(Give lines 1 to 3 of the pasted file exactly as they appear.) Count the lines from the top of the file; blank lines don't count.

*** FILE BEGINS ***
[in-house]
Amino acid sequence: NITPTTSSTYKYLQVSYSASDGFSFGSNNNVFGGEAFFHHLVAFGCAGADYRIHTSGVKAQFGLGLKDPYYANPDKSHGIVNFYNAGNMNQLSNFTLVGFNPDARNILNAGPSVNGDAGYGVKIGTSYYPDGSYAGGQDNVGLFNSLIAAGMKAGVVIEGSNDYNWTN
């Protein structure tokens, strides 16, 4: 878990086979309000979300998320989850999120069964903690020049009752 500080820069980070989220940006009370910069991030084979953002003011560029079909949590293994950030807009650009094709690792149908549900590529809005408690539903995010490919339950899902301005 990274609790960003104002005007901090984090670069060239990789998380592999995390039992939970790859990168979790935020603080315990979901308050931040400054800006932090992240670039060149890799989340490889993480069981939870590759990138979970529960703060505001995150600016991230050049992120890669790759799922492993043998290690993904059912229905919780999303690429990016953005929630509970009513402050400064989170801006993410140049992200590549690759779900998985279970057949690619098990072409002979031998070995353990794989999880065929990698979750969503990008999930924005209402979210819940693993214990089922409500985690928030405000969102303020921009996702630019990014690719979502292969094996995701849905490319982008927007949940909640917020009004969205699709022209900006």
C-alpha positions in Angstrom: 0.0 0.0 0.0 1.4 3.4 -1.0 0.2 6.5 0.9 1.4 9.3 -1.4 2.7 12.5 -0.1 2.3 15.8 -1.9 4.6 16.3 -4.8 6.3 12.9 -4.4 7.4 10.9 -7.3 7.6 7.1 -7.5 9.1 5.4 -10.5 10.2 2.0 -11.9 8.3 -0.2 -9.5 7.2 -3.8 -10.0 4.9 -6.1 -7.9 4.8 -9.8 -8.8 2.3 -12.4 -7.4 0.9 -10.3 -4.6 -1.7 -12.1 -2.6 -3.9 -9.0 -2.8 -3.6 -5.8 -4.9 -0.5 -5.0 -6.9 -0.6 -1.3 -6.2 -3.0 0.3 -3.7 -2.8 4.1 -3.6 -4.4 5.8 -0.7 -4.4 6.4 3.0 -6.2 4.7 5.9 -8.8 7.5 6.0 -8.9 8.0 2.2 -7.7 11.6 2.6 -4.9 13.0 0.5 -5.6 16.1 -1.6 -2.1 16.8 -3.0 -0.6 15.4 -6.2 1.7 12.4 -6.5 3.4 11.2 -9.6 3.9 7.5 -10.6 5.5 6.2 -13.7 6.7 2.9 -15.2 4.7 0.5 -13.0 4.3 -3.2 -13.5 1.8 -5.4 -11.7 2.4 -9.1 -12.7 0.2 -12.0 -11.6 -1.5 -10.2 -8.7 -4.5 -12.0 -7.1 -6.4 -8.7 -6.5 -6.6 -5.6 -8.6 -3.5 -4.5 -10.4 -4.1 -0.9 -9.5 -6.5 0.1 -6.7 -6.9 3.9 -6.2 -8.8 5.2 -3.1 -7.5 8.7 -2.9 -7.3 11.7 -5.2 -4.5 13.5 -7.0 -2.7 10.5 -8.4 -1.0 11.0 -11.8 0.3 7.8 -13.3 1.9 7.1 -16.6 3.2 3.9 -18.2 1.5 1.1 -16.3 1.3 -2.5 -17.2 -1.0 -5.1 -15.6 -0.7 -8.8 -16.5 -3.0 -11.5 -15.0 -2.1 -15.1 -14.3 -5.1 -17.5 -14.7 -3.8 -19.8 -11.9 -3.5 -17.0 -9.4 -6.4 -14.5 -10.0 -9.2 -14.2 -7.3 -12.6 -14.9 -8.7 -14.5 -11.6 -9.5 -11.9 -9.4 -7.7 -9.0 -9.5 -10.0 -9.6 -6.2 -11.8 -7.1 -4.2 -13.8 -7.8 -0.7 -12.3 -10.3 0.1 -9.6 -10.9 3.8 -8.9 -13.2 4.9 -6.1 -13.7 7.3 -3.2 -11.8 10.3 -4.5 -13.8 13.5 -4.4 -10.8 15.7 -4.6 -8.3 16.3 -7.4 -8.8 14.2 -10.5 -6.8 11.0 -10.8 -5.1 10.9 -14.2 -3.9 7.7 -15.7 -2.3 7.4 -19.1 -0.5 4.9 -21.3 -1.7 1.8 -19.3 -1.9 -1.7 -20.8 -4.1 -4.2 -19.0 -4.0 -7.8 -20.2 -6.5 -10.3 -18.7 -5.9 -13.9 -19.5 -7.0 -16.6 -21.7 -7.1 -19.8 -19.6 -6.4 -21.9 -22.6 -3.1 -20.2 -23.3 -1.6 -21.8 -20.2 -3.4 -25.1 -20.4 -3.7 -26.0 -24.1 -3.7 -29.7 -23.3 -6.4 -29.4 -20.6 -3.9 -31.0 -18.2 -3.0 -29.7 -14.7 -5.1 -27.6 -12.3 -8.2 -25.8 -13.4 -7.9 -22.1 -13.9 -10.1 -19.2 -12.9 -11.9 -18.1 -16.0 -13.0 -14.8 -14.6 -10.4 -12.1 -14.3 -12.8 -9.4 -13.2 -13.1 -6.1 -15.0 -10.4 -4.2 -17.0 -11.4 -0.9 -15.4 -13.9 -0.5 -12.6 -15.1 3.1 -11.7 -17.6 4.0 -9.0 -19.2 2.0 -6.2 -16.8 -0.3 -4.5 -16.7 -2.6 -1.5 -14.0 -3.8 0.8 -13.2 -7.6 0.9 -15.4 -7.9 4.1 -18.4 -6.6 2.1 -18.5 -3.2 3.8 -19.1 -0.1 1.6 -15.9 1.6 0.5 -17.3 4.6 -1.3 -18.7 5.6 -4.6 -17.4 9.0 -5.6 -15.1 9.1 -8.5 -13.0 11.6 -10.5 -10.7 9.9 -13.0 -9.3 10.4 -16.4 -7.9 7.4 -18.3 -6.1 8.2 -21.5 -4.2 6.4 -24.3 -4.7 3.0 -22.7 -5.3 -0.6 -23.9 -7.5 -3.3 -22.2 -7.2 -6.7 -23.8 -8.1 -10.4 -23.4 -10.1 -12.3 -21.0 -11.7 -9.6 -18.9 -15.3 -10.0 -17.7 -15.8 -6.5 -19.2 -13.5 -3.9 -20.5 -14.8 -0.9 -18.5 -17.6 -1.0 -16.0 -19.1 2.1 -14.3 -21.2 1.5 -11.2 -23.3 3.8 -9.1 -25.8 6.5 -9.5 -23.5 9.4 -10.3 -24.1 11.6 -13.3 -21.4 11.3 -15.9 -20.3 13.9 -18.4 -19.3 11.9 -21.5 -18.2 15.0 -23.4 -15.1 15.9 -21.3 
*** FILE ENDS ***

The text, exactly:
[in-house]
Amino acid sequence: NITPTTSSTYKYLQVSYSASDGFSFGSNNNVFGGEAFFHHLVAFGCAGADYRIHTSGVKAQFGLGLKDPYYANPDKSHGIVNFYNAGNMNQLSNFTLVGFNPDARNILNAGPSVNGDAGYGVKIGTSYYPDGSYAGGQDNVGLFNSLIAAGMKAGVVIEGSNDYNWTN
């Protein structure tokens, strides 16, 4: 878990086979309000979300998320989850999120069964903690020049009752 500080820069980070989220940006009370910069991030084979953002003011560029079909949590293994950030807009650009094709690792149908549900590529809005408690539903995010490919339950899902301005 990274609790960003104002005007901090984090670069060239990789998380592999995390039992939970790859990168979790935020603080315990979901308050931040400054800006932090992240670039060149890799989340490889993480069981939870590759990138979970529960703060505001995150600016991230050049992120890669790759799922492993043998290690993904059912229905919780999303690429990016953005929630509970009513402050400064989170801006993410140049992200590549690759779900998985279970057949690619098990072409002979031998070995353990794989999880065929990698979750969503990008999930924005209402979210819940693993214990089922409500985690928030405000969102303020921009996702630019990014690719979502292969094996995701849905490319982008927007949940909640917020009004969205699709022209900006």